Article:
Insights into Editorial: Moving away from 1%
India’s health achievements are very modest even in comparison to large and populous countries such as China, Indonesia or Brazil.
India’s neighbours, in the past two decades, have made great strides on the development front.
Sri Lanka, Bangladesh and Bhutan now have better health indicators than India.
How could these countries make the great escape from the diseases of poverty earlier than their much bigger neighbour?
Historically, Low spending and interventions on Health from Centre and States:
India has not invested in health sufficiently, though its fiscal capacity to raise general revenues increased substantially from 5% of GDP in 1950-51 to 17% in 2016-17.
India’s public spending on health continues to hover around 1% of GDP for many decades, accounting for less than 30% of total health expenditure.
Besides low public spending, neither the Central nor the State governments have undertaken any significant policy intervention, except the National Health Mission, to redress the issue of widening socioeconomic inequalities in health.
But the National Health Mission, with a budget of less than 0.2% of GDP, is far too less to make a major impact. And worryingly, the budgetary provision for the NHM has decreased by 2% in 2018-19 from the previous year.
National Health Policy 2017 envisaged raising public spending on health to 2.5% of GDP by 2025:
- The Policy seeks to reach everyone in a comprehensive integrated way to move towards wellness. It aims at achieving universal health coverage and delivering quality health care services to all at affordable cost.
- It seeks to promote quality of care, focus is on emerging diseases and investment in promotive and preventive healthcare.
- The policy is patient centric and quality driven. It addresses health security and make in India for drugs and devices.
- In order to provide access and financial protection at secondary and tertiary care levels, the policy proposes free drugs, free diagnostics and free emergency care services in all public hospitals.
Clear trends that India needs to adopt:
It is imperative to understand why India is not doing as well as these countries on the health front.
Two important trends can be discerned:
- As countries become richer, they tend to invest more on health, and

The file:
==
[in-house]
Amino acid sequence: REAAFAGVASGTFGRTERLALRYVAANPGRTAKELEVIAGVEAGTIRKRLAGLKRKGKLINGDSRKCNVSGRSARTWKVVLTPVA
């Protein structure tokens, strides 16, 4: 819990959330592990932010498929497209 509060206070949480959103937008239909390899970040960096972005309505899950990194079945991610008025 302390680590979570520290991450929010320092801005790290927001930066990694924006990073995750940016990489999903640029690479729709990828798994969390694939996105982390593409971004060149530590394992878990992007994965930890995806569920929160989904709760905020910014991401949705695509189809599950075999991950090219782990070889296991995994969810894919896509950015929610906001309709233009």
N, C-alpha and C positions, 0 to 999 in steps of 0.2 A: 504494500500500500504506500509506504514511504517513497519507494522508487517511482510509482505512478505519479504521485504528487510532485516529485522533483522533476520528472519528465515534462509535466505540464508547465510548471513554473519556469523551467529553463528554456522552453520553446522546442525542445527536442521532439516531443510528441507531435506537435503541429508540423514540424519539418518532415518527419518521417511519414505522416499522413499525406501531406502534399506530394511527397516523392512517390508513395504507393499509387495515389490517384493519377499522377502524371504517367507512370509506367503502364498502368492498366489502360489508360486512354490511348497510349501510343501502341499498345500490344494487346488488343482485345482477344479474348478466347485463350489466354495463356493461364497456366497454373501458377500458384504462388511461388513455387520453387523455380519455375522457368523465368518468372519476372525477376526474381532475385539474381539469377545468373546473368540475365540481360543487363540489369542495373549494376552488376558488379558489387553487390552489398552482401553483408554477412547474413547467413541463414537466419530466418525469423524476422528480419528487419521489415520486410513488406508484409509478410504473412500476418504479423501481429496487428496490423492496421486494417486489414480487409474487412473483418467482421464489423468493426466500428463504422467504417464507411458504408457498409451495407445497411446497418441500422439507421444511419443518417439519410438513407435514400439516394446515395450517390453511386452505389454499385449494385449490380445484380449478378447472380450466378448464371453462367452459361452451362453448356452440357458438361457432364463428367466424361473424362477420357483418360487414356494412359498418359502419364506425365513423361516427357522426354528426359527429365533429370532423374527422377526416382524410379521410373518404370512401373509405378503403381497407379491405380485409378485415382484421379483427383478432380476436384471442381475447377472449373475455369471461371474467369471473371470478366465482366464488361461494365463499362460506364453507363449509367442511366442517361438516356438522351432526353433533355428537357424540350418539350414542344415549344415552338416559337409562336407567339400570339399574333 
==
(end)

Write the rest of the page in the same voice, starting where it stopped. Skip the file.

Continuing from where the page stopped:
- The share of health spending that is paid out of the pocket declines.
Economists have sought to explain this phenomenon as “health financing transition”, akin to demographic and epidemiologic transitions.
Economic, political and technological factors move countries through this health financing transition.
Of these, social solidarity for redistribution of resources to the less advantaged is the key element in pushing for public policies that expand pooled funding to provide health care.
Out-of-pocket payments push millions of people into poverty and deter the poor from using health services.
Hence, most countries, which includes the developing ones, have adopted either of the above two financing arrangements or a hybrid model to achieve Universal Health Care (UHC) for their respective populations.
- For example, according to the World Health Organisation’s recent estimates, out-of-pocket expenditure contributed only 20% to total health expenditure in Bhutan in 2015 whereas general government expenditure on health accounted for 72%, which is about 6% of its GDP.
- Similarly, public expenditure represents 2%-4% of GDP among the developing countries with significant UHC coverage, examples being Ghana, Thailand, Sri Lanka, China and South Africa.
Measures that need immediate Implementation are:
- District hospitals are to be strengthened, to provide several elements of tertiary care alongside secondary care. Sub-district hospitals too would be upgraded.
- A National Healthcare Standards Organisation is proposed to be established to develop evidence-based standard management guidelines.
- A National Health Information Network also would be established by 2025.
- A National Digital Health Authority would be set up to develop, deploy and regulate digital health across the continuum of care.
Therefore, there is a need for a substantial increase in the allocation for health in the forthcoming Union Budget.
However, the rise in government health spending also depends on health spending by States as they account for more than two-thirds of total spending.
Pre-paid financing mechanisms, such as general tax revenue or social health insurance (not for profit), collect taxes or premium contributions from people based on their income, but allow them to use health care based on their need and not on the basis of how much they would be expected to pay in to the pooled fund.
Hence, both the Centre and States must increase their health spending efforts, which would reduce the burden of out of pocket expenditure and improve the health status of the population.
Else, the 2019 Budget would also see public health spending sticking at 1% of GDP. This would mean India, would, without doubt, miss the 2025 target, and thereby fail to achieve UHC in a foreseeable future.
However, the real challenges lie in how quickly the government can strengthen the public sector, how well it can regulate the partnering private sector, how effectively it can ramp up the health workforce to reach all sections of the population and how efficiently the Central and State governments can team up.
UHC has ensured social equity by functioning as a mechanism for redistribution of incomes.
Strategic shifts in the level of control that the government exerts on both the financing and provision of health are urgently required.
India can build on learning from core design principles from global experiences, including prioritising resources for health within government budgets, pooling existing resources, and greater government control over the health sector. It can also allow for a customised approach based on its context.